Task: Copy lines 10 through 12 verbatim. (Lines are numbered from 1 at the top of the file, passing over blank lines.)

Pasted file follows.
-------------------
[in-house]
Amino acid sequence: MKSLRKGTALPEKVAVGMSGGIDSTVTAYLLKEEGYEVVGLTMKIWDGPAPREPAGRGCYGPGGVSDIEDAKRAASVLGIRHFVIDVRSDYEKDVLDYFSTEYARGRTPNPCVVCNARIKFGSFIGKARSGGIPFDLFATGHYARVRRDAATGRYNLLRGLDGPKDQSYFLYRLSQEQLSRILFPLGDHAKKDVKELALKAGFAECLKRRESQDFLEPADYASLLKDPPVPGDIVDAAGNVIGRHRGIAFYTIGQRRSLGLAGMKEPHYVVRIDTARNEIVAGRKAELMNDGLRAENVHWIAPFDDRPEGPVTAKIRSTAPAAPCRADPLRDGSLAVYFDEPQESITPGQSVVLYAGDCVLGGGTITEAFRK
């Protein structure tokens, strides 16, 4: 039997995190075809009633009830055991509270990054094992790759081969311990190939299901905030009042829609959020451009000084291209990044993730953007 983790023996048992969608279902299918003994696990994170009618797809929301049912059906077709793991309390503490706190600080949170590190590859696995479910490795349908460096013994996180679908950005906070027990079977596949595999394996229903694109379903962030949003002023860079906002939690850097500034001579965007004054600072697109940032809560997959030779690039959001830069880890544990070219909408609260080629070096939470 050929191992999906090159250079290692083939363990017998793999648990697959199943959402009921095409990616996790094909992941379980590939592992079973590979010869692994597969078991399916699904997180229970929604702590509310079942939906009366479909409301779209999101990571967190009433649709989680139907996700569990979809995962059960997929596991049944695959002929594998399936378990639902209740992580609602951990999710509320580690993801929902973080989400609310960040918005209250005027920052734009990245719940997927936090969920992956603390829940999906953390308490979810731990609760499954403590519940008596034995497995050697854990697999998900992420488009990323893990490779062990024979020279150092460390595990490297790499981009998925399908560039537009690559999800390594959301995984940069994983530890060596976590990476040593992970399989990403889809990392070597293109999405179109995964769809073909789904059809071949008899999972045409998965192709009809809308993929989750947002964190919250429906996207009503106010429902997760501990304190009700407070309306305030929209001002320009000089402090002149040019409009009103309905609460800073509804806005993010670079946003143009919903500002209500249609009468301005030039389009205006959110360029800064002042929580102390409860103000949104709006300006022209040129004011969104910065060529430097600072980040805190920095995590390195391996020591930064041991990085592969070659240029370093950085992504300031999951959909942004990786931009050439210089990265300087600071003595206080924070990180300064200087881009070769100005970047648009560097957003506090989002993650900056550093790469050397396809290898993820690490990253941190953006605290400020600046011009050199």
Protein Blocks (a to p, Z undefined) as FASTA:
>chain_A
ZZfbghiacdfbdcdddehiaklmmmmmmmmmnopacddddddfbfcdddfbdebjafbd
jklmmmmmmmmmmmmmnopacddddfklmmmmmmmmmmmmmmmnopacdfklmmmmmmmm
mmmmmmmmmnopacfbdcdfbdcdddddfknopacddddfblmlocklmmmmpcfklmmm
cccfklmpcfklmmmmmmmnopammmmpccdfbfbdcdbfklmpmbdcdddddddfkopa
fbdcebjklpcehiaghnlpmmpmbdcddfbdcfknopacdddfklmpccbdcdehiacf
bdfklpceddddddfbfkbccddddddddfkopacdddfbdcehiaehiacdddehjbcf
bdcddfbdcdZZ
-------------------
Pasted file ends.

fbdcebjklpcehiaghnlpmmpmbdcddfbdcfknopacdddfklmpccbdcdehiacf
bdfklpceddddddfbfkbccddddddddfkopacdddfbdcehiaehiacdddehjbcf
bdcddfbdcdZZ